One Night Stand

By: Athena Ningthoujam

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Traveling for me is like breathing. As breathing is needed for my body, traveling is needed for my soul. Before the tiny, shape-shifting virus decided to shake up our lives and make us dance to its wily tunes, I have been going to this small eating place, known locally as hoten (a small local eatery), where an Abok (grandmother) sells hot snacks called bora and other different kinds of foods called singju, kanghou among many others. The best thing about humble places like this is that one can eat as much as one likes without much worry about the bill at the end of one’s gluttony trip. 

I, as usual, was having singju and bora with changang (red tea) at Abok’s place. There were several places like hers in the area but I always ate at Abok’s. Abok’s singju and bora were the talk of the area and they were absolutely the best. She served the boras hot which always made me crave for more. It was not just the boras which she served hot but also the warmth which came along with the foods. I am not sure what I craved more for were the hot boras because they were hot and delicious or that the boras came with her warmth. 

She lovingly called me eshu (grandchild). Other neighboring Aboks who were also selling the same foods teased her whenever I came to her place, “See, nashunupi (granddaughter) has come.” 

There was something about Abok. Whenever I ordered for a plate of bora, I noticed that she always gave me one or two pieces more than she gave others. It was the same with singju or kanghou or changang. She always gave me a little more of everything.

In my eyes, Abok looked so beautiful like a Goddess with the graceful lines of her wrinkles decorating her sparkly eyes and her silver-grey hair shining in the sunset. She was like Goddess Emoinu to me. In the cold winter nights, I yearned for her hot boras and changang. She often visited my memory with her teethless smile as I could not travel there everyday because it was a little far from home. 

Suddenly the news of the pandemic hit the world. The lockdown was imposed and everything was shut. I could not go to Abok’s. I broke down because I could not even call her up as she did not have a phone of her own. I often felt like running away to Abok. I just could not stop thinking about her. 

As the lockdown extended, I started to get worried about her, thinking if the lockdown affected Abok and her family badly. Sometimes during the lockdown, I skipped my lunch and dinner as I just could not get myself to eat. When I was about to have my lunch, I suddenly remembered Abok smiling at me.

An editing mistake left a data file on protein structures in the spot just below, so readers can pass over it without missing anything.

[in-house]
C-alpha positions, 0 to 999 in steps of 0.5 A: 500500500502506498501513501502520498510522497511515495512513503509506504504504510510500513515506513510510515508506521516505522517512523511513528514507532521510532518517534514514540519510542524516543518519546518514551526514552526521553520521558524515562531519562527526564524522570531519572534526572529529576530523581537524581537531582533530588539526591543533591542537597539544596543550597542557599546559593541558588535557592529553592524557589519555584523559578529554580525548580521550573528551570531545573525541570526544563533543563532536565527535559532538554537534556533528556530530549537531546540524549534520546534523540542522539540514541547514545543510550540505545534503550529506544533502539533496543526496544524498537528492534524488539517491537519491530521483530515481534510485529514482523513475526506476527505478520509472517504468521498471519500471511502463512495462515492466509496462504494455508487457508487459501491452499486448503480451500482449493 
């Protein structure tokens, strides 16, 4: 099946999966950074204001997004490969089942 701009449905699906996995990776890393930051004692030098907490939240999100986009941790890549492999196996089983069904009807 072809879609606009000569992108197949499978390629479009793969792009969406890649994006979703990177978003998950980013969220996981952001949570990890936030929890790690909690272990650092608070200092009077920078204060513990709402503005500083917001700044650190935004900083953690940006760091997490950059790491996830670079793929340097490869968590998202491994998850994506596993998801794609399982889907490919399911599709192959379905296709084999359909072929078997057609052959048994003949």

One evening, I really thought of visiting Abok so I got dressed up in a frenzy. Then my mother stopped me saying that there were strict lockdown restrictions. I knew that but I could not stop myself. As my mother knocked some sense into me, I got into my room and shut myself in. Mama tried her best to get me to come out of my room to have dinner. She said she made my favourite boras and eromba (a dish) for dinner. But she failed. I skipped dinner that night again. I got sick the next morning.

I was burning up. My parents were worried and got me tested for COVID-19. The results came in and I was tested negative. My family heaved a sigh of relief on knowing that. So, maybe I was burning up inside with all the emotions I have been feeling for days and months during the lockdown. The pool of emotions dwelling inside of me peaked so high that I caught fever! 

That night, I thought of how Abok must be spending the night. Was she okay? Was she healthy? Did she need help? So many questions ran through my mind. I remembered another Abok told me that she lost her youngest son a few years back. Abok looked lost at times although she laughed often. I could see pain masked in her eyes. Maybe, she laughed often to mask the pain from herself. Then I told myself inside my head, “Whenever the lockdown is lifted and the situation gets a little better, I am going to request Abok to let me spend one night with her at her home.” 

I wanted to know about her life. I wanted to let my guard down and be vulnerable with her, then maybe, she would also let her guard down and be vulnerable with me and share a small part of her life, her stories with me. I wanted to spend that whole one night listening to Abok. This is the one-night stand I wish to have. And I wish to travel across the most distant corners of the world for many more one-night stands like this with people like Abok. 

By: Athena Ningthoujam

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  1. ‘One night stand’ usually refers to sexual relationship lasting only one night but the writer here has beautifully put up how it can be interpreted in a different way. How one night stand can also be a relationship between an elderly strange woman and a young lady who is curious about how the world works for the old grandma.

  2. ‘One Night Stand’ is beautifully knitted with thread of life’s happenings to make every reader feel emotional tone and imagine that the events, which the author depicts drawing the indigenous backgrounds during a crucial period, took place in her real life and her writing style moved us to humanity.

  3. ‘One Night Stands’ is skillfully narrated with the threads of life’s rare moments to make every reader feel emotional and compassionate about an old woman who struggles for her livelihood during a crucial period of time. The story is so awesome that it indeed works for humanity.

  4. Love the nostalgia and feeling of comfort woven into the story. The way the phrase “one night stand” has been interpreted is unique and brings to light the beautiful moments the author shared with a good vendor.


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